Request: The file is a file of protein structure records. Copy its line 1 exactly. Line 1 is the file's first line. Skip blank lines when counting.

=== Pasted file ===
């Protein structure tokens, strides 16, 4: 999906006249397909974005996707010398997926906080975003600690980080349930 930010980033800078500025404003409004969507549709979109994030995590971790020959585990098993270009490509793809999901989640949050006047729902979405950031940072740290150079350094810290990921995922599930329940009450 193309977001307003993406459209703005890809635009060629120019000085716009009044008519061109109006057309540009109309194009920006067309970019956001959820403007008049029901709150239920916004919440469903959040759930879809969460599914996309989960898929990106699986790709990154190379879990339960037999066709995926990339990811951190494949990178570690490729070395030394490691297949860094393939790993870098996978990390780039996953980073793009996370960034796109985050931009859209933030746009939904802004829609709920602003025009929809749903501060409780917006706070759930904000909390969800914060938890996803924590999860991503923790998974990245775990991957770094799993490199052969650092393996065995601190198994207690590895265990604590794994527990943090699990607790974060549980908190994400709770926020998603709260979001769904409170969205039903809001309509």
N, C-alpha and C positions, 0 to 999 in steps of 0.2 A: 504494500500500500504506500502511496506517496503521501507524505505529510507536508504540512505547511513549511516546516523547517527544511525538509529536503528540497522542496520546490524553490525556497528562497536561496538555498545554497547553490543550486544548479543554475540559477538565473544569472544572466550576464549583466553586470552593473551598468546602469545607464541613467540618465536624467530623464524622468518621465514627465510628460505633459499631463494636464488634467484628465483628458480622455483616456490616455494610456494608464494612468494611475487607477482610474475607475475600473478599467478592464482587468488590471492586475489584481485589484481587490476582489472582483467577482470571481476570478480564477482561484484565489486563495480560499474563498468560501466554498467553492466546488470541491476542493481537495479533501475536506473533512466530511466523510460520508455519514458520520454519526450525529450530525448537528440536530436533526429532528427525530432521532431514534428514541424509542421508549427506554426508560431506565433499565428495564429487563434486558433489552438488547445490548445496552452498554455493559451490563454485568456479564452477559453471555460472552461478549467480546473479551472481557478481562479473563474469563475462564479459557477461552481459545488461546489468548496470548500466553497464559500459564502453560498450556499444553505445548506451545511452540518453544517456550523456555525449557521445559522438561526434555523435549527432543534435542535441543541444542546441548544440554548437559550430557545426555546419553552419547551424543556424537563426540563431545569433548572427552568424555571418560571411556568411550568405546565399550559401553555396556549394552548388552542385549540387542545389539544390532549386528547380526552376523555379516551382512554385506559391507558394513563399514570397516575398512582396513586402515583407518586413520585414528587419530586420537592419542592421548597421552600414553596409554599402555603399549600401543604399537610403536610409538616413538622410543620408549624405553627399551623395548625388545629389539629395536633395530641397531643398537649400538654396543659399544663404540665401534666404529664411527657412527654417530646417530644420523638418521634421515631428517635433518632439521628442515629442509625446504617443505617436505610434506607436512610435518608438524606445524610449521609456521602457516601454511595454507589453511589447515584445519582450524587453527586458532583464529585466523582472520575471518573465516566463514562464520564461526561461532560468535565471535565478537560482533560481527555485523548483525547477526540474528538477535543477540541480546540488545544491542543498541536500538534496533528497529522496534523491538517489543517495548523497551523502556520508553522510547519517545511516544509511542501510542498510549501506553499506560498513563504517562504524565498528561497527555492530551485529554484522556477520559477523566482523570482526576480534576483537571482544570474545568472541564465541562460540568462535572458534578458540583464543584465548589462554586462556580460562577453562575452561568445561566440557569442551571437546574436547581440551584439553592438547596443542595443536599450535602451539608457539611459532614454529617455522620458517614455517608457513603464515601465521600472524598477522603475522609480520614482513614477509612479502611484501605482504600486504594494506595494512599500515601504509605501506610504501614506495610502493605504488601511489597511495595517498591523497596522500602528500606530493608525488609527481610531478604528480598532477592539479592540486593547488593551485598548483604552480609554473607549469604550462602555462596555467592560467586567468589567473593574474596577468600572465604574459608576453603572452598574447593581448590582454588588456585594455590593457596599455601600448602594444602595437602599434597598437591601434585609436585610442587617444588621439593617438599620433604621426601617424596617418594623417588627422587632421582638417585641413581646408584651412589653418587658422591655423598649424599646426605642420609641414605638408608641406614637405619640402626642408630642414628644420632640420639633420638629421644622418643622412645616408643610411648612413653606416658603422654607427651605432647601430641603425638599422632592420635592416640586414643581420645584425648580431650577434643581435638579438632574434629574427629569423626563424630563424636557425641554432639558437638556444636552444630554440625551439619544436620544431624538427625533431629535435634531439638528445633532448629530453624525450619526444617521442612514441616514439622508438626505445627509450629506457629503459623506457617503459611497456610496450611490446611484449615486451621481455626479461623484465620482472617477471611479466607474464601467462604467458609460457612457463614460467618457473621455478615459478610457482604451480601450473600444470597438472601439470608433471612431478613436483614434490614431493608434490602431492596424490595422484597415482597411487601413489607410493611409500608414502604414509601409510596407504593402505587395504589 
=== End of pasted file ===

């Protein structure tokens, strides 16, 4: 999906006249397909974005996707010398997926906080975003600690980080349930 930010980033800078500025404003409004969507549709979109994030995590971790020959585990098993270009490509793809999901989640949050006047729902979405950031940072740290150079350094810290990921995922599930329940009450 193309977001307003993406459209703005890809635009060629120019000085716009009044008519061109109006057309540009109309194009920006067309970019956001959820403007008049029901709150239920916004919440469903959040759930879809969460599914996309989960898929990106699986790709990154190379879990339960037999066709995926990339990811951190494949990178570690490729070395030394490691297949860094393939790993870098996978990390780039996953980073793009996370960034796109985050931009859209933030746009939904802004829609709920602003025009929809749903501060409780917006706070759930904000909390969800914060938890996803924590999860991503923790998974990245775990991957770094799993490199052969650092393996065995601190198994207690590895265990604590794994527990943090699990607790974060549980908190994400709770926020998603709260979001769904409170969205039903809001309509």